In determining whether the processing operations constitute a substantial transformation, the issue is the extent of operations performed and whether the parts lose their identity and become an integral part of the new article. If the process is merely a minor one which leaves the identity of the article intact, a substantial transformation has not occurred. See, Uniroyal Inc. v. United States, 3 CIT 220, 542 F. Supp. 1026 (CIT 1982), aff'd, 702 F.2d 1022 (Fed. Cir. 1983). Repackaging does not result in a substantial transformation. The country of origin of the rollers remains China. A claim of American or Canadian origin is misleading and illegal.

Part 134, Customs Regulations (19 CFR Part 134), implements the country of origin marking requirements and exceptions of 19 U.S.C. 1304. Section 134.41(b), Customs Regulations (19 CFR 134.41(b)), mandates that the ultimate purchaser in the U.S. must be able to find the marking easily and read it without strain. Section 134.1(d), defines the ultimate purchaser as generally the last person in the U.S. who will receive the article in the form in which it was imported. In this case, the ultimate purchaser of the rollers is the consumer who purchases the product at retail.

Section 134.46, Customs Regulations (19 CFR 134.46), deals with cases in which the words "United States," or "American," the letters "U.S.A.," any variation of such words or letters, or the name of any city or locality in the United States, or the name of any foreign country or locality other than the country or locality in which the article was manufactured or produced, appears on an imported article or its container, and those words, letters or names may mislead or deceive the ultimate purchaser as to the actual country of origin. In such a case, there shall appear, legibly and permanently, in close proximity to such words, letters, or name, and in at least a comparable size, the name of the country of origin preceded by "Made in," Product of," or other words of similar meaning. The purpose of this requirement is to prevent the possibility of misleading or deceiving the ultimate purchaser of an article as to the actual origin of the imported good.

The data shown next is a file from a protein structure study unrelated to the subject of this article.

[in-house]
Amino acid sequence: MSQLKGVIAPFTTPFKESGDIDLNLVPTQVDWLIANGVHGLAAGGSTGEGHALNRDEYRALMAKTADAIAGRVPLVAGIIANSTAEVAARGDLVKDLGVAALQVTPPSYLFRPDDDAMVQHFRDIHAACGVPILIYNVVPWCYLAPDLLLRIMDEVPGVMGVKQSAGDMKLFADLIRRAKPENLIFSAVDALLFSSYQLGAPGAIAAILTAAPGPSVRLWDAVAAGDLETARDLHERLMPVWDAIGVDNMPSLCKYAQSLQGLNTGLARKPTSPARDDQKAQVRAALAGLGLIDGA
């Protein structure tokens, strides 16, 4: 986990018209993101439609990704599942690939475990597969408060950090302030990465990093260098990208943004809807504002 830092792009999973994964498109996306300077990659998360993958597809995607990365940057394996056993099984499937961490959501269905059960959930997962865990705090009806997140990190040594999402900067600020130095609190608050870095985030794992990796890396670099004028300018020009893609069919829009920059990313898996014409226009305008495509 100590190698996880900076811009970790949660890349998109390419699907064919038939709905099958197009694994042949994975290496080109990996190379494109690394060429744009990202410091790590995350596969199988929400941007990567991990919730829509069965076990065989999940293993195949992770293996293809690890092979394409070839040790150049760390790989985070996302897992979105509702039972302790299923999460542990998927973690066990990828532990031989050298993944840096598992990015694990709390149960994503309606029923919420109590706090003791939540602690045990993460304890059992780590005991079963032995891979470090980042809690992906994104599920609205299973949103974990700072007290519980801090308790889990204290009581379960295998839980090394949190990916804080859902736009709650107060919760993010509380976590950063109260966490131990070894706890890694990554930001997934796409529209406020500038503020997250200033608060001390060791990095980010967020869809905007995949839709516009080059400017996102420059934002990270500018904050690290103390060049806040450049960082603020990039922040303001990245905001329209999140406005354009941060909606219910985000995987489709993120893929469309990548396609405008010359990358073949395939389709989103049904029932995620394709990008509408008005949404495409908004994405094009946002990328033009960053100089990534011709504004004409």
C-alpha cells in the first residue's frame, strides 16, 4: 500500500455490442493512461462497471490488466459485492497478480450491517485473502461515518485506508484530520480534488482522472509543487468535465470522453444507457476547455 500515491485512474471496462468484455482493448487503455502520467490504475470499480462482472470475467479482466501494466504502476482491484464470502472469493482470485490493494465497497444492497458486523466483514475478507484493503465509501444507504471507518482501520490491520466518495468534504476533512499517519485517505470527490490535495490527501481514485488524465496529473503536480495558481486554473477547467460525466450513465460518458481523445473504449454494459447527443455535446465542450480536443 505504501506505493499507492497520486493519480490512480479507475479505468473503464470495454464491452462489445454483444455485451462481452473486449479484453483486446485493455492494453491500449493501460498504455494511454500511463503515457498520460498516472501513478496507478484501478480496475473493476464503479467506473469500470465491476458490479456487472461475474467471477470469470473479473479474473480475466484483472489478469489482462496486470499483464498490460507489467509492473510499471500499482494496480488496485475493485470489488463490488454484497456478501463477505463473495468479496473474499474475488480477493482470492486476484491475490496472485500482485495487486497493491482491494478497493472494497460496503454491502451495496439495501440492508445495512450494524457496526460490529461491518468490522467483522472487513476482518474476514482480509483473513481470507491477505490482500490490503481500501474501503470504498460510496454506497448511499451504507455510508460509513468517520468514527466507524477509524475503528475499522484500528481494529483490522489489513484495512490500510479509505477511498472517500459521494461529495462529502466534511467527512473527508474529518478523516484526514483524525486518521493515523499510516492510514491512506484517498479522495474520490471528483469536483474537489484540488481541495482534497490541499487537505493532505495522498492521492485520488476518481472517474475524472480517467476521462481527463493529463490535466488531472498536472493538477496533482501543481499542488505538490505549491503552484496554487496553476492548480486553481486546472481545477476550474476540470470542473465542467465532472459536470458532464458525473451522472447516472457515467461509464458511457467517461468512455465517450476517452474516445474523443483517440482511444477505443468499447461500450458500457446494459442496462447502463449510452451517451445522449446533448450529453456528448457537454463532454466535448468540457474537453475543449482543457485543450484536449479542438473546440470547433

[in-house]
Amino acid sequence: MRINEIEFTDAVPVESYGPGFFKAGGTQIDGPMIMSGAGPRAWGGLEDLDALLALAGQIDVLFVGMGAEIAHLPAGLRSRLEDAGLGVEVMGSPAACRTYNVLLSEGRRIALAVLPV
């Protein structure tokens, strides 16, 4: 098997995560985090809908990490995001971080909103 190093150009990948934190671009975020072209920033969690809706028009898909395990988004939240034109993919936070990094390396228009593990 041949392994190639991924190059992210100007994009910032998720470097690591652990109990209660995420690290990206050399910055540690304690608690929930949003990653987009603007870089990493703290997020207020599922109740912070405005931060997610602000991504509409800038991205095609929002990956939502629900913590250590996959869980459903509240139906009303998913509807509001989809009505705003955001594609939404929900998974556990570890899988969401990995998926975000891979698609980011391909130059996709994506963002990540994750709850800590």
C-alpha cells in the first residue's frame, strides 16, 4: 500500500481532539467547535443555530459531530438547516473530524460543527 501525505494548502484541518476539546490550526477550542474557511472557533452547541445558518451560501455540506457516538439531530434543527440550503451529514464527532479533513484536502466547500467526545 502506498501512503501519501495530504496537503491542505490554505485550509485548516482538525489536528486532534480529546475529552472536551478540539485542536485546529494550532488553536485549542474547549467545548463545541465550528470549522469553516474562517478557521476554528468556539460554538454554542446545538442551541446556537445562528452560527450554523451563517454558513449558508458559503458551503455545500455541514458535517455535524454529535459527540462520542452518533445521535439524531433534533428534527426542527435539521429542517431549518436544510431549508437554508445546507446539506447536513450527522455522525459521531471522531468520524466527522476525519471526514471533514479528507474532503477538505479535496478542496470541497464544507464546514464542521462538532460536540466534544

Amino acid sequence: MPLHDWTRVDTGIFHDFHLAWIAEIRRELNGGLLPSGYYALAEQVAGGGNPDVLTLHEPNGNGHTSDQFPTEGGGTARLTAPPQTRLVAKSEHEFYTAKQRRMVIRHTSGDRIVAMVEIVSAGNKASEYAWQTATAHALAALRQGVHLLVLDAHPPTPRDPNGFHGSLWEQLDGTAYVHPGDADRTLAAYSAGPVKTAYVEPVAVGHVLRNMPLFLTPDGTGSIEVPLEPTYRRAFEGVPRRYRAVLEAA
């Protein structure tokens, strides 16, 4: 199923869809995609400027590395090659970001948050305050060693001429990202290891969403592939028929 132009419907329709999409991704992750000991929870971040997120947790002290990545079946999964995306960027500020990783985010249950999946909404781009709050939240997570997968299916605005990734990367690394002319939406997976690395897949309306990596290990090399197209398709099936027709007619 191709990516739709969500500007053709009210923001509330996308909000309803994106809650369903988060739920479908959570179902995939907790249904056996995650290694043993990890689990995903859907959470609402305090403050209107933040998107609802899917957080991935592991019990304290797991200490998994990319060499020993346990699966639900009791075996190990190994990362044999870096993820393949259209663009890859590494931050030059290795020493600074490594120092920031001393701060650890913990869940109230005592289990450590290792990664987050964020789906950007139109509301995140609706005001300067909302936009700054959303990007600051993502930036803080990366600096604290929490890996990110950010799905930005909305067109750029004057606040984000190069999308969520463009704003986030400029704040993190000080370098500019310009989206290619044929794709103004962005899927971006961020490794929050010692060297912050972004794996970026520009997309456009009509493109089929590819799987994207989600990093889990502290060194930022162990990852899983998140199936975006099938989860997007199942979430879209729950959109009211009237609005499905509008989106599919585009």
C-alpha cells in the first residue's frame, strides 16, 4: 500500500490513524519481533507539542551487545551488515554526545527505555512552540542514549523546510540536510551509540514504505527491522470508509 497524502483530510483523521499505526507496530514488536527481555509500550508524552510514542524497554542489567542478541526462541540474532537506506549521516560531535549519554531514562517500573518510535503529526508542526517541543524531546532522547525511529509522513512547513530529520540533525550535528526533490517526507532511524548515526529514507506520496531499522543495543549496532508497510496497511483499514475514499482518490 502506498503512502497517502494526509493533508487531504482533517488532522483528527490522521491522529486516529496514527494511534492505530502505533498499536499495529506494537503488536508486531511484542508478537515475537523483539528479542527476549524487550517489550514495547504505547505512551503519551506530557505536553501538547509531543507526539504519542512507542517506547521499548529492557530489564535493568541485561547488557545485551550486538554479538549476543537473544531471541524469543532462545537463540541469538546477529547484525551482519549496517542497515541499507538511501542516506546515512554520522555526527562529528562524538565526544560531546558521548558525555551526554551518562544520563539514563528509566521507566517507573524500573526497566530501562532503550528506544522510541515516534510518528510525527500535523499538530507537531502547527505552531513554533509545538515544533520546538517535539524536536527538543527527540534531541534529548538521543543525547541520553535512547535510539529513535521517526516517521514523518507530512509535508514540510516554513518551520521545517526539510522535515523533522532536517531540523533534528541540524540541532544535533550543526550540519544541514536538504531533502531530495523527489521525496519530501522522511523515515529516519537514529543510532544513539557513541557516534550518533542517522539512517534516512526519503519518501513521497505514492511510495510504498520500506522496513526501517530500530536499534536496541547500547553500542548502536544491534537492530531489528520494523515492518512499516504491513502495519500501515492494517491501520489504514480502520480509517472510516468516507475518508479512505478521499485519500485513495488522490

In this case, the containers in which the articles are repacked must indicate the origin of the articles to an ultimate purchaser in the U.S. by having the words “Made in China” printed adjacent to the importer’s US address.

This ruling is being issued under the provisions of Part 177 of the Customs Regulations (19 CFR Part 177).

A copy of the ruling or the control number indicated above should be provided with the entry documents filed at the time this merchandise is imported. If you have any questions regarding the ruling, contact National Import Specialist James Smyth at 646-733-3018.


Robert B. Swierupski

Previous Ruling Next Ruling